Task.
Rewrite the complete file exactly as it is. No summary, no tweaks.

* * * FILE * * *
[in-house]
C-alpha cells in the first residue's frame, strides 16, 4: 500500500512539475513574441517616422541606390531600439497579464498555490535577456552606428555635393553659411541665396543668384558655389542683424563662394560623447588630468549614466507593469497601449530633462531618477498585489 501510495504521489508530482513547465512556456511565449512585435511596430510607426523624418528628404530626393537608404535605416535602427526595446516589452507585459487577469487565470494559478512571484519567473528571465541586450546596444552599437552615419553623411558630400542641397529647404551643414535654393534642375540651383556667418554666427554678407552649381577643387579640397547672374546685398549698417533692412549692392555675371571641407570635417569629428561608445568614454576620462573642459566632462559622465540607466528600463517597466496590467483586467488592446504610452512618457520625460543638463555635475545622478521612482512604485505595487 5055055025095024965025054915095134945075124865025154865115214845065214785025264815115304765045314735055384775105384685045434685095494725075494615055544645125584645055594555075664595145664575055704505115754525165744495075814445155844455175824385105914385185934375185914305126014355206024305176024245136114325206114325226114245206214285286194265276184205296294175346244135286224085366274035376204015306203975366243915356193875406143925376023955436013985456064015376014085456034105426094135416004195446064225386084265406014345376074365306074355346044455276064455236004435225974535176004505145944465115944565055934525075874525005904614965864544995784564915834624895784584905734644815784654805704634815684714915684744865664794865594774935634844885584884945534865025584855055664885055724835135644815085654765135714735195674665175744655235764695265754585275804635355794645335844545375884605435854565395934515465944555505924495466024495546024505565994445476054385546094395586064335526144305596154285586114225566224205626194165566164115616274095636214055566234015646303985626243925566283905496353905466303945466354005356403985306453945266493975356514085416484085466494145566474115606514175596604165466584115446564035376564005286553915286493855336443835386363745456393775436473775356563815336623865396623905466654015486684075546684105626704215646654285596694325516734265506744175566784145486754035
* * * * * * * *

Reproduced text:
[in-house]
C-alpha cells in the first residue's frame, strides 16, 4: 500500500512539475513574441517616422541606390531600439497579464498555490535577456552606428555635393553659411541665396543668384558655389542683424563662394560623447588630468549614466507593469497601449530633462531618477498585489 501510495504521489508530482513547465512556456511565449512585435511596430510607426523624418528628404530626393537608404535605416535602427526595446516589452507585459487577469487565470494559478512571484519567473528571465541586450546596444552599437552615419553623411558630400542641397529647404551643414535654393534642375540651383556667418554666427554678407552649381577643387579640397547672374546685398549698417533692412549692392555675371571641407570635417569629428561608445568614454576620462573642459566632462559622465540607466528600463517597466496590467483586467488592446504610452512618457520625460543638463555635475545622478521612482512604485505595487 5055055025095024965025054915095134945075124865025154865115214845065214785025264815115304765045314735055384775105384685045434685095494725075494615055544645125584645055594555075664595145664575055704505115754525165744495075814445155844455175824385105914385185934375185914305126014355206024305176024245136114325206114325226114245206214285286194265276184205296294175346244135286224085366274035376204015306203975366243915356193875406143925376023955436013985456064015376014085456034105426094135416004195446064225386084265406014345376074365306074355346044455276064455236004435225974535176004505145944465115944565055934525075874525005904614965864544995784564915834624895784584905734644815784654805704634815684714915684744865664794865594774935634844885584884945534865025584855055664885055724835135644815085654765135714735195674665175744655235764695265754585275804635355794645335844545375884605435854565395934515465944555505924495466024495546024505565994445476054385546094395586064335526144305596154285586114225566224205626194165566164115616274095636214055566234015646303985626243925566283905496353905466303945466354005356403985306453945266493975356514085416484085466494145566474115606514175596604165466584115446564035376564005286553915286493855336443835386363745456393775436473775356563815336623865396623905466654015486684075546684105626704215646654285596694325516734265506744175566784145486754035